Posts

Another development group has filed plans for a mixed-use hotel in Wynwood near the popular Wynwood Walls.

111 Wynwood LLC filed plans for a five-story, 72-key hotel at 111 Northwest 26th Street. Developers Eduardo Vargas and Andres Hogg plan to break ground on the 50,000-square-foot project early next year and open in 2020, Vargas said.

Alain Bartroli is the architect of record, and Richter Dahl Rocha is designing the facade. The construction cost is expected to total about $8 million, Vargas added.

It will also have a mix of retail and restaurant space on the ground floor, co-working space, and a rooftop pool, bar and restaurant. Hotel amenities will include rooms with smart features and kitchenettes, valet parking and laundry services. Read More here: The Real Deal Miami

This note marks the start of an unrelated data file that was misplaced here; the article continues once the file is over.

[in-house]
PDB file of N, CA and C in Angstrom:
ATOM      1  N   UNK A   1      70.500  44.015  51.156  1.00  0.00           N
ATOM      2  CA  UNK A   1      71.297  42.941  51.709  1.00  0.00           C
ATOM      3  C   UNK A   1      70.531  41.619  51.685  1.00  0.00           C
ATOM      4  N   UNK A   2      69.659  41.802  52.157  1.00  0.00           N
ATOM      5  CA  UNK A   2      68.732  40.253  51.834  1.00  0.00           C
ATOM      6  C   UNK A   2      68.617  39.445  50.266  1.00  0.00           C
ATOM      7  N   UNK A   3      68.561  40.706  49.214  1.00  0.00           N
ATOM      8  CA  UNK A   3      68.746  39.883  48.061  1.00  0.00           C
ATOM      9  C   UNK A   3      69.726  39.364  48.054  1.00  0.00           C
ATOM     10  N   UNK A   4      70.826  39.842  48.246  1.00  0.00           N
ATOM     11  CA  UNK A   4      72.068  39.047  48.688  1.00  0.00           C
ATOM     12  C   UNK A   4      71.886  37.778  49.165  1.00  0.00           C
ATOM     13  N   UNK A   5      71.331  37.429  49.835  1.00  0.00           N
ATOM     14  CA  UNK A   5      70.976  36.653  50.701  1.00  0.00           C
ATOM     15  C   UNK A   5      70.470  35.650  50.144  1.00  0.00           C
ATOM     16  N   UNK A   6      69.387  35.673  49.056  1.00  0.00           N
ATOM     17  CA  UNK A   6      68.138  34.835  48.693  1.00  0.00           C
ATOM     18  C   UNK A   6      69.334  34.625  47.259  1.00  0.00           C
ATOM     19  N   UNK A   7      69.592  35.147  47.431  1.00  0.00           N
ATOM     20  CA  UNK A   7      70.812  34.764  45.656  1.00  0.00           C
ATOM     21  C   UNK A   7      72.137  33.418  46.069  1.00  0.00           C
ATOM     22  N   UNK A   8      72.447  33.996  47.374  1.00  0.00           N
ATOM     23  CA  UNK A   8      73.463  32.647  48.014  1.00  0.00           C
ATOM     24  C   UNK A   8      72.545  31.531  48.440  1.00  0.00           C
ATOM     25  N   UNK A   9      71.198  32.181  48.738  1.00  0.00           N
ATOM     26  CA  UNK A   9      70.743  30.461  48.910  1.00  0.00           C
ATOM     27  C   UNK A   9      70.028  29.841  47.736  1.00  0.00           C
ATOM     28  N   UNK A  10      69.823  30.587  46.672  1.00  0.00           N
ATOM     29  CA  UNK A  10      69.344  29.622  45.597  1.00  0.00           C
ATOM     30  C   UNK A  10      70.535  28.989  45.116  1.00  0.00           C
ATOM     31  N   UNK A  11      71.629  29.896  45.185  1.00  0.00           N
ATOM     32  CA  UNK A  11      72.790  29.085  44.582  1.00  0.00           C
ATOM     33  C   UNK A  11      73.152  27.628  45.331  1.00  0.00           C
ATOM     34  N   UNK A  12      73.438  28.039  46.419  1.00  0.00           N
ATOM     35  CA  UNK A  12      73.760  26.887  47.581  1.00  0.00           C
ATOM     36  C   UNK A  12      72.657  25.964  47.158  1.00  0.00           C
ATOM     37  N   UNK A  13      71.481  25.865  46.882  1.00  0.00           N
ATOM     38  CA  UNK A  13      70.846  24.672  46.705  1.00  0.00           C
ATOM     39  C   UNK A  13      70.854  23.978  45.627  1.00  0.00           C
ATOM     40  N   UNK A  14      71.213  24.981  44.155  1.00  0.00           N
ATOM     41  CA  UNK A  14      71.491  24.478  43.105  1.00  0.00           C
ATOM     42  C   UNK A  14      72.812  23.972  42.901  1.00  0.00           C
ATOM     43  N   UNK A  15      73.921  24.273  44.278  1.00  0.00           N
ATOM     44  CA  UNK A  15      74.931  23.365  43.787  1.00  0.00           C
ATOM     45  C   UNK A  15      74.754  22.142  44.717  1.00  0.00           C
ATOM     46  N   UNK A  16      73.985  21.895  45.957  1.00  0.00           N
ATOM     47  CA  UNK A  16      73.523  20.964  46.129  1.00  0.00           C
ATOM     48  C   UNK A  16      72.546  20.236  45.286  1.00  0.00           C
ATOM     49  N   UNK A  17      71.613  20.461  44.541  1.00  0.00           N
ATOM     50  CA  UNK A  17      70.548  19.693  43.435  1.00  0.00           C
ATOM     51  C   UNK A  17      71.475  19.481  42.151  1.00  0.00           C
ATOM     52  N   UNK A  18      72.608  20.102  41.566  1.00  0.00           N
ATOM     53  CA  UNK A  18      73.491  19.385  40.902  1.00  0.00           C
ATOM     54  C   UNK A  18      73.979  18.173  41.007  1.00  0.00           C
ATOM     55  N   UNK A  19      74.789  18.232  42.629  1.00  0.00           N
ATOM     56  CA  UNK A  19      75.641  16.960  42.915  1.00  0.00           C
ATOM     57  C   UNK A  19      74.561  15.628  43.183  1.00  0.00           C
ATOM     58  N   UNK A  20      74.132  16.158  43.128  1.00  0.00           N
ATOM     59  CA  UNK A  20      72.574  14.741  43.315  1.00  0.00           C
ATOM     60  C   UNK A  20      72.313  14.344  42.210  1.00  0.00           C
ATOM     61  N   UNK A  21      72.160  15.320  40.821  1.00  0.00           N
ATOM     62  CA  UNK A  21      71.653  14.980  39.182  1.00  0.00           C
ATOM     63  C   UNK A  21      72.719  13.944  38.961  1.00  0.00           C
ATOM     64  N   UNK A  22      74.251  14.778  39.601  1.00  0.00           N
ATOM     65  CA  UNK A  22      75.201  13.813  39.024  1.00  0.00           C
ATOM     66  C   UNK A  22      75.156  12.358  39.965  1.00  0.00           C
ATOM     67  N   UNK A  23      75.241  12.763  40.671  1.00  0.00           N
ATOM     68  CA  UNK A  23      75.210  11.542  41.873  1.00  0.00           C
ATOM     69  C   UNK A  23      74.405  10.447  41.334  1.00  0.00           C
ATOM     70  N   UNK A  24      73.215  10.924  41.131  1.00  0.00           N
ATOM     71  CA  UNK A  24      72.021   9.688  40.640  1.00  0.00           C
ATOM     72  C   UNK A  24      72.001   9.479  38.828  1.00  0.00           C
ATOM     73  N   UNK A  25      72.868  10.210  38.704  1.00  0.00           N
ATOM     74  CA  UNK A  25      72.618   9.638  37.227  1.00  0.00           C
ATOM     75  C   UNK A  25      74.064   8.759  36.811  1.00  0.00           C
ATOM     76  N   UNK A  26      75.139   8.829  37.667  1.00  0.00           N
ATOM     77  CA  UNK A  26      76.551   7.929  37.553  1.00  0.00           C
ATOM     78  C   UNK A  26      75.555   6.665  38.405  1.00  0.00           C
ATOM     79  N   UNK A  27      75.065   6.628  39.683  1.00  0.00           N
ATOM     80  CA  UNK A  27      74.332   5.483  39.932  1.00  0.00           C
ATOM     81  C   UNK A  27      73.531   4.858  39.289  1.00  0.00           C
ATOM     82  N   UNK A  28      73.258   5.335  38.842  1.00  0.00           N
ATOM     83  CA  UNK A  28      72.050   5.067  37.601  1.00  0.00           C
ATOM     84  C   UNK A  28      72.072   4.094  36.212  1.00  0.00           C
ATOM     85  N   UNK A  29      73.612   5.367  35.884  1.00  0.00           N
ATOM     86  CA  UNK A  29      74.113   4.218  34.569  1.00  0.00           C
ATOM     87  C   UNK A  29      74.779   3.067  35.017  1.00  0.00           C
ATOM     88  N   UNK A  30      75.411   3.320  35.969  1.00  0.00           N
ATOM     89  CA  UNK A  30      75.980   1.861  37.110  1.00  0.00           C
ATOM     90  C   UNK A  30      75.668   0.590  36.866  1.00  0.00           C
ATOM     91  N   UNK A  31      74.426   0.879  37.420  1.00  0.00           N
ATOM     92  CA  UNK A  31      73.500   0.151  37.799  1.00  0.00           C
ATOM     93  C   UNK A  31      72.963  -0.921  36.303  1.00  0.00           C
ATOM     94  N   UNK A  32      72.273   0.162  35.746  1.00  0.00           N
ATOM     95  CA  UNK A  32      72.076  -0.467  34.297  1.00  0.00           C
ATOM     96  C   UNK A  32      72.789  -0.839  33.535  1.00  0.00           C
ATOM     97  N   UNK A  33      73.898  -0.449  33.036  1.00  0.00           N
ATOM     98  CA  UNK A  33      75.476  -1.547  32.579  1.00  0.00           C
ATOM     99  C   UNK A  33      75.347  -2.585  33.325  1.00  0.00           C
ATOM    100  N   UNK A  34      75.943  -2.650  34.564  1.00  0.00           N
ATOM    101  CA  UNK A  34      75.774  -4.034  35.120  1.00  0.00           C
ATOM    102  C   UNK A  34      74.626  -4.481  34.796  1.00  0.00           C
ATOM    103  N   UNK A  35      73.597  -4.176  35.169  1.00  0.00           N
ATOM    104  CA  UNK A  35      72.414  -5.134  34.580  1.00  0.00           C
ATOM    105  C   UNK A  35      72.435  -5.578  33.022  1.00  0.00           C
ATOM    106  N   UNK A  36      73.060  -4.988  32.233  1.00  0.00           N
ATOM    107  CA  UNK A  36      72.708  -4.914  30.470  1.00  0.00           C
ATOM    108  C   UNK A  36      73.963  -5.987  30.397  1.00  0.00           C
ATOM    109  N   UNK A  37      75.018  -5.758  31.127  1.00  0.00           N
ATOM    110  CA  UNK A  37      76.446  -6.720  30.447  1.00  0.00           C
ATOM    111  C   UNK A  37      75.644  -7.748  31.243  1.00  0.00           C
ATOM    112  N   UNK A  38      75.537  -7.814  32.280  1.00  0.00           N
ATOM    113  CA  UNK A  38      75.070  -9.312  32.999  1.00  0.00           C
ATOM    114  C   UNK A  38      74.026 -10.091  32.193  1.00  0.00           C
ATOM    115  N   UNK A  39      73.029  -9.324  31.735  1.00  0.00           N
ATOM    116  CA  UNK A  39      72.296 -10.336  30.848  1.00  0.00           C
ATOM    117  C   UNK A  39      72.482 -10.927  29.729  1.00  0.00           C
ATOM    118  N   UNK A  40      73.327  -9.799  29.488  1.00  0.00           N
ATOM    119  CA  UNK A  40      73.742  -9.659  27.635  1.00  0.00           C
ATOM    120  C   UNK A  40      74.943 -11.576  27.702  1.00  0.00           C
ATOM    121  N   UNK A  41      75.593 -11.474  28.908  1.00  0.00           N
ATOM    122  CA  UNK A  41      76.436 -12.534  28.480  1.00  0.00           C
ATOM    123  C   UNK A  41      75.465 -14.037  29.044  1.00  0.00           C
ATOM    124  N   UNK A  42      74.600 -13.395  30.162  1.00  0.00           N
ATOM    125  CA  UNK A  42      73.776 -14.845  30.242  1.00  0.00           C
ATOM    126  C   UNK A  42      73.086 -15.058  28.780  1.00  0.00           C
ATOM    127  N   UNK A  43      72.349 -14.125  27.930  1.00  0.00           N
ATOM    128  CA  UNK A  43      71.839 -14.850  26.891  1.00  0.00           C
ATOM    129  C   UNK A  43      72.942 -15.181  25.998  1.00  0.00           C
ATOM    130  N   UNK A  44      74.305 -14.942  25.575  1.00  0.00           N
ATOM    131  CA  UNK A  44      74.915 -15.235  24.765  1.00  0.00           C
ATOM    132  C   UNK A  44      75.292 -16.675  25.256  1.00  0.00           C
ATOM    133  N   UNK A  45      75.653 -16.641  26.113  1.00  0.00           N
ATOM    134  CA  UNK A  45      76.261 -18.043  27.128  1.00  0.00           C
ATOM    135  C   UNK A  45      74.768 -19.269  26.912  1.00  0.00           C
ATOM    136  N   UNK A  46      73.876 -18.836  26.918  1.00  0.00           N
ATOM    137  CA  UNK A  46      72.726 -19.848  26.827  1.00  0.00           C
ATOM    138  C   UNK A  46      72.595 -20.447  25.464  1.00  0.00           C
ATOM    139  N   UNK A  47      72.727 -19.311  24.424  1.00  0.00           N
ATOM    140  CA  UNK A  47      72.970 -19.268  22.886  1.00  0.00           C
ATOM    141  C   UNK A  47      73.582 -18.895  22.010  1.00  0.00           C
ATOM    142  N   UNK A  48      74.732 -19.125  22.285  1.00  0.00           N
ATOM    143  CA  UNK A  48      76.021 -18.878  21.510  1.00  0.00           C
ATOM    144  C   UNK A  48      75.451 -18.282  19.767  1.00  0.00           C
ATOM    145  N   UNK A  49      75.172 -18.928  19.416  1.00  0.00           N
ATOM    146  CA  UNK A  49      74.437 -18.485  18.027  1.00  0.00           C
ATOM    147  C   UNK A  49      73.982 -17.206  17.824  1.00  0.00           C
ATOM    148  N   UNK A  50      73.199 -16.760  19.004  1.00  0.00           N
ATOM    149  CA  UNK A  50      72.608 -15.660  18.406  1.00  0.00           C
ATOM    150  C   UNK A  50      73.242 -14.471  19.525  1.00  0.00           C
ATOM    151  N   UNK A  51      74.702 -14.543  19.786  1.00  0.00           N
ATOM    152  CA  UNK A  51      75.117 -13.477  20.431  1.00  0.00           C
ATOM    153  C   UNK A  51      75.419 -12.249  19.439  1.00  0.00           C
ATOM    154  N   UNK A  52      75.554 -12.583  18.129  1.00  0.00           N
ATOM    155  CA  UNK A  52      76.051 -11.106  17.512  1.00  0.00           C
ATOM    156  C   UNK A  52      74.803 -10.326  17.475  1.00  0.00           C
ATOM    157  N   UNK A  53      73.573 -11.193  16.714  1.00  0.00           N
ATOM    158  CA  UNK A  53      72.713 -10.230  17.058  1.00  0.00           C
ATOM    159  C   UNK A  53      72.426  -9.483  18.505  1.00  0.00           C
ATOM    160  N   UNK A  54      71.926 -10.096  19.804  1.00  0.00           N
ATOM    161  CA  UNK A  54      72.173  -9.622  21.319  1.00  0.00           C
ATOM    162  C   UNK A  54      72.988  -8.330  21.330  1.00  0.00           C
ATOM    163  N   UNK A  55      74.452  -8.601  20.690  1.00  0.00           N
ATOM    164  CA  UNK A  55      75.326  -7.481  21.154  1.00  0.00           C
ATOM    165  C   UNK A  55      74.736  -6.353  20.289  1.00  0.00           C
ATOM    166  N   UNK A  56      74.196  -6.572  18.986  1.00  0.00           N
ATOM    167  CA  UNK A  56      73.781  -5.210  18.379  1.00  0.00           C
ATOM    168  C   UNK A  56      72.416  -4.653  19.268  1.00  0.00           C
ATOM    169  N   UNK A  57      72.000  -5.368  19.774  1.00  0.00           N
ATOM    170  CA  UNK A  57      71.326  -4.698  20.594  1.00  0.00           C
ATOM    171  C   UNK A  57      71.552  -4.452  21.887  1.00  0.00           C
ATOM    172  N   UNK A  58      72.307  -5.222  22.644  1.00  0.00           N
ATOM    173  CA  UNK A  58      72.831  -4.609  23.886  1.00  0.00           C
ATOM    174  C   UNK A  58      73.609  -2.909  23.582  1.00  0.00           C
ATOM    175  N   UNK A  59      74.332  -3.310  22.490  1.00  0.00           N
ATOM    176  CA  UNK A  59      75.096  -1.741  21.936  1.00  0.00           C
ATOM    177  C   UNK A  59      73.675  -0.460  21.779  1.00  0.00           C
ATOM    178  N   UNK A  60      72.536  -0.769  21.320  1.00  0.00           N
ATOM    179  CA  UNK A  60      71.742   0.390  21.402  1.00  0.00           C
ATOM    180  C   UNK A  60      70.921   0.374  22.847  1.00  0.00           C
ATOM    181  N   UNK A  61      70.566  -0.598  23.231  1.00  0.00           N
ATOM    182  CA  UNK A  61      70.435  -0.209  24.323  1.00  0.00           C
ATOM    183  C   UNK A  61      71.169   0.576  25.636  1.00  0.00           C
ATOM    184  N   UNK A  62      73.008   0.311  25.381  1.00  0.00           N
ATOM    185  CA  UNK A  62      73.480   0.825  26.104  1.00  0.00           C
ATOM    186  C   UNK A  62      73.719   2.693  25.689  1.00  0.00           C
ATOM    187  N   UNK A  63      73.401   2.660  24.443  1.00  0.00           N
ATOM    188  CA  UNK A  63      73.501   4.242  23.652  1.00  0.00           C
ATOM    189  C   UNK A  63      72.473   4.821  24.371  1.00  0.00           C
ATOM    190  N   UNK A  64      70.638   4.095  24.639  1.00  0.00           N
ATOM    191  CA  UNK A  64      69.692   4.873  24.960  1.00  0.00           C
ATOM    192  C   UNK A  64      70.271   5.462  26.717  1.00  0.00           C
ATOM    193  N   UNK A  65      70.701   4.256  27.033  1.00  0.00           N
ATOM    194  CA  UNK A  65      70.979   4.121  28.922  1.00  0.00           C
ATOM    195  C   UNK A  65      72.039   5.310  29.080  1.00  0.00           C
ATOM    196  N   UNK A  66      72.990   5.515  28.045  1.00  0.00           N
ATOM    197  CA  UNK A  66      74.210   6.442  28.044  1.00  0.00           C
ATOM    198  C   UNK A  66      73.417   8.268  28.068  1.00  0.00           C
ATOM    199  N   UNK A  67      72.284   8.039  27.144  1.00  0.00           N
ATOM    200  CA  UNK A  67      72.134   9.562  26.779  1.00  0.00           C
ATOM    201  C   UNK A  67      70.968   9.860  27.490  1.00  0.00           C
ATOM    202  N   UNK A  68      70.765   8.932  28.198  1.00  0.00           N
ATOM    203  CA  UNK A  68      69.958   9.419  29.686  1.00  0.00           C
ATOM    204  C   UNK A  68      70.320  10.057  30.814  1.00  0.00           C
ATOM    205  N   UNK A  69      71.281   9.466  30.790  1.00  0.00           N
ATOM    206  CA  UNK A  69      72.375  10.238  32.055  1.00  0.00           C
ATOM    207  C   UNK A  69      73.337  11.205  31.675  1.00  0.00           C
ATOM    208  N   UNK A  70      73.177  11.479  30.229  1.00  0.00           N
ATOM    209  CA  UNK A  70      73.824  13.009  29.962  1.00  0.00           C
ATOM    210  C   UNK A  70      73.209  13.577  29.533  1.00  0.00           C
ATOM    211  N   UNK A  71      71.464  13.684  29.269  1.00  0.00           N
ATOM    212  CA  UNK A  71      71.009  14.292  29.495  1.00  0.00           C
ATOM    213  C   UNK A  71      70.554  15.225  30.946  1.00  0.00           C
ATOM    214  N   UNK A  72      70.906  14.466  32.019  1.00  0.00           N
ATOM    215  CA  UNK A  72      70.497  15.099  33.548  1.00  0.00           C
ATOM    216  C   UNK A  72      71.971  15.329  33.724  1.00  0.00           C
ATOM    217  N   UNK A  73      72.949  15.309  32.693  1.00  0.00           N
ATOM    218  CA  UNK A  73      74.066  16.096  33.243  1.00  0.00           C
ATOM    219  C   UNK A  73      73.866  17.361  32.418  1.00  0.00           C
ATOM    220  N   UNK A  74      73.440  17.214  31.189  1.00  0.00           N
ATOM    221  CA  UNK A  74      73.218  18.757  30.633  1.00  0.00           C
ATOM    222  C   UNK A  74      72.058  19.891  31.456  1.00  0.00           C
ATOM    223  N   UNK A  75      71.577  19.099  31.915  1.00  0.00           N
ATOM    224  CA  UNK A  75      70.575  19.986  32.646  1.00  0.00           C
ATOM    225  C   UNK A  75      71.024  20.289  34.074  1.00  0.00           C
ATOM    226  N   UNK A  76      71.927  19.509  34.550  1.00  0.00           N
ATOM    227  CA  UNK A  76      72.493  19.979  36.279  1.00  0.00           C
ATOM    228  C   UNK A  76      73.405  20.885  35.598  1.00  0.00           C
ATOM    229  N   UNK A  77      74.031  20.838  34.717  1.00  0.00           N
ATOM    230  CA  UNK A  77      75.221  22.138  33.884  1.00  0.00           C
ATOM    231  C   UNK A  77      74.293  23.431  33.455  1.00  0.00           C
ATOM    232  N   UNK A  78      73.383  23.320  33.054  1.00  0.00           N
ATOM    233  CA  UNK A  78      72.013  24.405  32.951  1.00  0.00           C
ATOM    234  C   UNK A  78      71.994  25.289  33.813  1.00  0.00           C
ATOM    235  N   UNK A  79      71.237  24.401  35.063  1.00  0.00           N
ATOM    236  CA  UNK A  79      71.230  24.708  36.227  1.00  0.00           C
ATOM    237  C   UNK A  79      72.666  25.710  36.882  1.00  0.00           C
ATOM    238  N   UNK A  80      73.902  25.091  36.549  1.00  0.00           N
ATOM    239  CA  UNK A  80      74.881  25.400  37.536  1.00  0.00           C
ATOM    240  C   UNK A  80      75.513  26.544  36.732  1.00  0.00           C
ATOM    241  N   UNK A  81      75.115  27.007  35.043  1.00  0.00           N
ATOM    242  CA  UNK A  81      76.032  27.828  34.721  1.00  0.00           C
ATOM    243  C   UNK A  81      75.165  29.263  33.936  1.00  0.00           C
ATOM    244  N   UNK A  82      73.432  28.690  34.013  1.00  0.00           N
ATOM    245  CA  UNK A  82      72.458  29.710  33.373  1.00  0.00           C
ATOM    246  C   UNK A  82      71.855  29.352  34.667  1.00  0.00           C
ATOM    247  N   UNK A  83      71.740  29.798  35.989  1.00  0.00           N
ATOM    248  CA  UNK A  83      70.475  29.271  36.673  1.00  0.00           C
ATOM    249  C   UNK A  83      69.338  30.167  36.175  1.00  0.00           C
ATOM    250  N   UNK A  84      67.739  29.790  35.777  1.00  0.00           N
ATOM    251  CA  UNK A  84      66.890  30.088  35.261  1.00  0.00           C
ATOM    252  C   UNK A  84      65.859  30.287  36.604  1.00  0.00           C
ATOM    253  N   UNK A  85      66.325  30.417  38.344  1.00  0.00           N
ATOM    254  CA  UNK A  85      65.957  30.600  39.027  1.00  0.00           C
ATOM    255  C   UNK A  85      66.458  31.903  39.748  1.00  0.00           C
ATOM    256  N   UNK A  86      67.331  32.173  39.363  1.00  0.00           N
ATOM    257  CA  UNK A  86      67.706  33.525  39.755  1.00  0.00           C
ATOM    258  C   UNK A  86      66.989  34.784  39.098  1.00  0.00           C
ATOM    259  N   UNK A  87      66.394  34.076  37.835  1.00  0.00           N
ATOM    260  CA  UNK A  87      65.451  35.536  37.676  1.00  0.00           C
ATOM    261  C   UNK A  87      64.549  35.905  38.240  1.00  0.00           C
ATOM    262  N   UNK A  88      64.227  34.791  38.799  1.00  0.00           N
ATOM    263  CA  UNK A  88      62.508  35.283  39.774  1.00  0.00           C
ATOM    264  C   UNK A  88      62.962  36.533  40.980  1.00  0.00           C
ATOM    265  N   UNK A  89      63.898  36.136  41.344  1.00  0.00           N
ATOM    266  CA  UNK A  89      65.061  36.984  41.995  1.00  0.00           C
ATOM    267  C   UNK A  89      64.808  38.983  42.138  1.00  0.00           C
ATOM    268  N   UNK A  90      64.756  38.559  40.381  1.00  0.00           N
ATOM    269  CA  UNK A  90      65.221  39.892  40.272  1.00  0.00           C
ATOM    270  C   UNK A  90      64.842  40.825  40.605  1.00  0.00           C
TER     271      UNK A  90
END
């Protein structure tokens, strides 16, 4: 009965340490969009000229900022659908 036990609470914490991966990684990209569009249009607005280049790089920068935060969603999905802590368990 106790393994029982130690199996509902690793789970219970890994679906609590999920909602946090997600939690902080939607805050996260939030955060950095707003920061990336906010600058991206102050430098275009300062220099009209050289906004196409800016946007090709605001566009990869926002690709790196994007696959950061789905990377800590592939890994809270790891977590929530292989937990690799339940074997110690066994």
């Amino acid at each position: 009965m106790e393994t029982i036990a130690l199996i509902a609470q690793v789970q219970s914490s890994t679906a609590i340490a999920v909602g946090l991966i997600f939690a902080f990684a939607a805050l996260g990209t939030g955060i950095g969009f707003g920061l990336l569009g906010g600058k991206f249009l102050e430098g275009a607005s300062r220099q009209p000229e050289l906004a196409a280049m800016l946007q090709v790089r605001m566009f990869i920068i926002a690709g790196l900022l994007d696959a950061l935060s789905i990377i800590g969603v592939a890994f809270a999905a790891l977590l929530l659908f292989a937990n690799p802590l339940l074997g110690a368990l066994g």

A Miami Beach property owner is accusing the city of engaging in discriminatory practices when it comes to cracking down on short-term rentals.

Natalie Nichols filed a civil rights lawsuit in Miami-Dade Circuit Court on Wednesday, alleging the city’s practice of levying five-figure fines on some residents who list their properties on Airbnb and other home-sharing websites violates the Florida Constitution.

Nichols wants a permanent injunction that would prevent the city from fining property owners like her who want to offer short-term rentals. “I feel strongly that this is a violation of my constitutional rights,” she said. “There is a silent majority in Miami Beach that want short-term rentals. But people are afraid to come forward.”

Nichols’ complaint hinges on an exception the city carved out for a section of North Beach. Specifically, properties fronting Harding Avenue from 73rd to 87th streets, including buildings east of Harding and an alley on the west side of the avenue, the lawsuit states.

In October 2016 — ten months after the city raised short-term rental fines from $1,000 a day to $20,000 for the first offense — Miami Beach made it legal for owners of historic buildings along Harding to offer short-term rentals. Preservationists and developers supported the measure, believing it would motivate property owners to renovate and maintain old buildings.

Read more here:The Real Deal